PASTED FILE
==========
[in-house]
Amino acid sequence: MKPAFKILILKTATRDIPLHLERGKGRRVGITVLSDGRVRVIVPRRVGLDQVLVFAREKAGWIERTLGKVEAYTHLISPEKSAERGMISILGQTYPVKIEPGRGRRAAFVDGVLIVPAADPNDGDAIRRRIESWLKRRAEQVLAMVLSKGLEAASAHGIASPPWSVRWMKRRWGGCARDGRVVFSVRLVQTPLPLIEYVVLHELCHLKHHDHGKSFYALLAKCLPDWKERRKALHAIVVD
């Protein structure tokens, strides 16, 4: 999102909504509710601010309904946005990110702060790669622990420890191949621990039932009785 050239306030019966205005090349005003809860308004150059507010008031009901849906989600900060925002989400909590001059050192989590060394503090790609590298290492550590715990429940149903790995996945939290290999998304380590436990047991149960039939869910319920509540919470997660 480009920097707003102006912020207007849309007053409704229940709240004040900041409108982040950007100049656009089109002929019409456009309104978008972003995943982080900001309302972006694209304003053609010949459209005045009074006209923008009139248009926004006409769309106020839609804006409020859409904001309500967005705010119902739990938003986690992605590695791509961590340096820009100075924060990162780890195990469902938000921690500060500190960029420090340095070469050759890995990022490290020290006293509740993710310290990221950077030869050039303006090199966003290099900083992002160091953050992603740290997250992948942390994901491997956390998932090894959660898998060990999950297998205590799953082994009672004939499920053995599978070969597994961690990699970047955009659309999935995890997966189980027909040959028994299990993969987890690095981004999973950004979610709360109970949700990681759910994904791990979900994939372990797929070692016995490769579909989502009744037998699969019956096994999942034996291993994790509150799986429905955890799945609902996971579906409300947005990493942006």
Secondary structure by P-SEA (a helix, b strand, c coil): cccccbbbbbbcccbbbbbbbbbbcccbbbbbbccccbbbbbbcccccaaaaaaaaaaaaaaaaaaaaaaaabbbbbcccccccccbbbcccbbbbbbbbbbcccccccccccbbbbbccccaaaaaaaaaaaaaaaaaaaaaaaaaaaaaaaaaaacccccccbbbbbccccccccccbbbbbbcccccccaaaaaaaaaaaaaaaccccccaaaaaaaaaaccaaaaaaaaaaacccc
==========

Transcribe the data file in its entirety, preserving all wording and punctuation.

[in-house]
Amino acid sequence: MKPAFKILILKTATRDIPLHLERGKGRRVGITVLSDGRVRVIVPRRVGLDQVLVFAREKAGWIERTLGKVEAYTHLISPEKSAERGMISILGQTYPVKIEPGRGRRAAFVDGVLIVPAADPNDGDAIRRRIESWLKRRAEQVLAMVLSKGLEAASAHGIASPPWSVRWMKRRWGGCARDGRVVFSVRLVQTPLPLIEYVVLHELCHLKHHDHGKSFYALLAKCLPDWKERRKALHAIVVD
């Protein structure tokens, strides 16, 4: 999102909504509710601010309904946005990110702060790669622990420890191949621990039932009785 050239306030019966205005090349005003809860308004150059507010008031009901849906989600900060925002989400909590001059050192989590060394503090790609590298290492550590715990429940149903790995996945939290290999998304380590436990047991149960039939869910319920509540919470997660 480009920097707003102006912020207007849309007053409704229940709240004040900041409108982040950007100049656009089109002929019409456009309104978008972003995943982080900001309302972006694209304003053609010949459209005045009074006209923008009139248009926004006409769309106020839609804006409020859409904001309500967005705010119902739990938003986690992605590695791509961590340096820009100075924060990162780890195990469902938000921690500060500190960029420090340095070469050759890995990022490290020290006293509740993710310290990221950077030869050039303006090199966003290099900083992002160091953050992603740290997250992948942390994901491997956390998932090894959660898998060990999950297998205590799953082994009672004939499920053995599978070969597994961690990699970047955009659309999935995890997966189980027909040959028994299990993969987890690095981004999973950004979610709360109970949700990681759910994904791990979900994939372990797929070692016995490769579909989502009744037998699969019956096994999942034996291993994790509150799986429905955890799945609902996971579906409300947005990493942006």
Secondary structure by P-SEA (a helix, b strand, c coil): cccccbbbbbbcccbbbbbbbbbbcccbbbbbbccccbbbbbbcccccaaaaaaaaaaaaaaaaaaaaaaaabbbbbcccccccccbbbcccbbbbbbbbbbcccccccccccbbbbbccccaaaaaaaaaaaaaaaaaaaaaaaaaaaaaaaaaaacccccccbbbbbccccccccccbbbbbbcccccccaaaaaaaaaaaaaaaccccccaaaaaaaaaaccaaaaaaaaaaacccc